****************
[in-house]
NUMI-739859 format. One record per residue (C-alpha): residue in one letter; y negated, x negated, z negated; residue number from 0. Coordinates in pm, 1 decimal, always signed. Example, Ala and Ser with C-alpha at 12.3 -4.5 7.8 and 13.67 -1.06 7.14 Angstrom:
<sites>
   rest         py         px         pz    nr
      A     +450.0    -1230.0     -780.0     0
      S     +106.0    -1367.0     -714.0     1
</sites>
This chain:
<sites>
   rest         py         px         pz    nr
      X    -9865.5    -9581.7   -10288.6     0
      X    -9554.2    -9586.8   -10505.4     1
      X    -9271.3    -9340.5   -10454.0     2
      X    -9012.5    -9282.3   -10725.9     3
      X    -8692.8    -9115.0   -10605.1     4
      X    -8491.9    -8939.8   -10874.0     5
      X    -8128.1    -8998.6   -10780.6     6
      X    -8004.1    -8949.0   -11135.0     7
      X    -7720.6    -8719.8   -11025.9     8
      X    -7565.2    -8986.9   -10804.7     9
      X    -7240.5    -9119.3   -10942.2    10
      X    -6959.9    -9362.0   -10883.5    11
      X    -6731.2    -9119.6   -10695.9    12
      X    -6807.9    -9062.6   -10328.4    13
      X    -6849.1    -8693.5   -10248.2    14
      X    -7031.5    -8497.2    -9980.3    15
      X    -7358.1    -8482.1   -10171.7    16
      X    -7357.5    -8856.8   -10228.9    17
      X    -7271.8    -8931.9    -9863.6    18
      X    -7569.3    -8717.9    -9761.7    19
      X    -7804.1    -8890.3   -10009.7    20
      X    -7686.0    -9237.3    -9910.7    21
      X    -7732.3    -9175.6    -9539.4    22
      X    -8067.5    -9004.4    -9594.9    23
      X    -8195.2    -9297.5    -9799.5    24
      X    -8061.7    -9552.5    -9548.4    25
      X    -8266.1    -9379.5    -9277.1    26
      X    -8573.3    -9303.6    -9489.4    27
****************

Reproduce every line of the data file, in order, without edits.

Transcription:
[in-house]
NUMI-739859 format. One record per residue (C-alpha): residue in one letter; y negated, x negated, z negated; residue number from 0. Coordinates in pm, 1 decimal, always signed. Example, Ala and Ser with C-alpha at 12.3 -4.5 7.8 and 13.67 -1.06 7.14 Angstrom:
<sites>
   rest         py         px         pz    nr
      A     +450.0    -1230.0     -780.0     0
      S     +106.0    -1367.0     -714.0     1
</sites>
This chain:
<sites>
   rest         py         px         pz    nr
      X    -9865.5    -9581.7   -10288.6     0
      X    -9554.2    -9586.8   -10505.4     1
      X    -9271.3    -9340.5   -10454.0     2
      X    -9012.5    -9282.3   -10725.9     3
      X    -8692.8    -9115.0   -10605.1     4
      X    -8491.9    -8939.8   -10874.0     5
      X    -8128.1    -8998.6   -10780.6     6
      X    -8004.1    -8949.0   -11135.0     7
      X    -7720.6    -8719.8   -11025.9     8
      X    -7565.2    -8986.9   -10804.7     9
      X    -7240.5    -9119.3   -10942.2    10
      X    -6959.9    -9362.0   -10883.5    11
      X    -6731.2    -9119.6   -10695.9    12
      X    -6807.9    -9062.6   -10328.4    13
      X    -6849.1    -8693.5   -10248.2    14
      X    -7031.5    -8497.2    -9980.3    15
      X    -7358.1    -8482.1   -10171.7    16
      X    -7357.5    -8856.8   -10228.9    17
      X    -7271.8    -8931.9    -9863.6    18
      X    -7569.3    -8717.9    -9761.7    19
      X    -7804.1    -8890.3   -10009.7    20
      X    -7686.0    -9237.3    -9910.7    21
      X    -7732.3    -9175.6    -9539.4    22
      X    -8067.5    -9004.4    -9594.9    23
      X    -8195.2    -9297.5    -9799.5    24
      X    -8061.7    -9552.5    -9548.4    25
      X    -8266.1    -9379.5    -9277.1    26
      X    -8573.3    -9303.6    -9489.4    27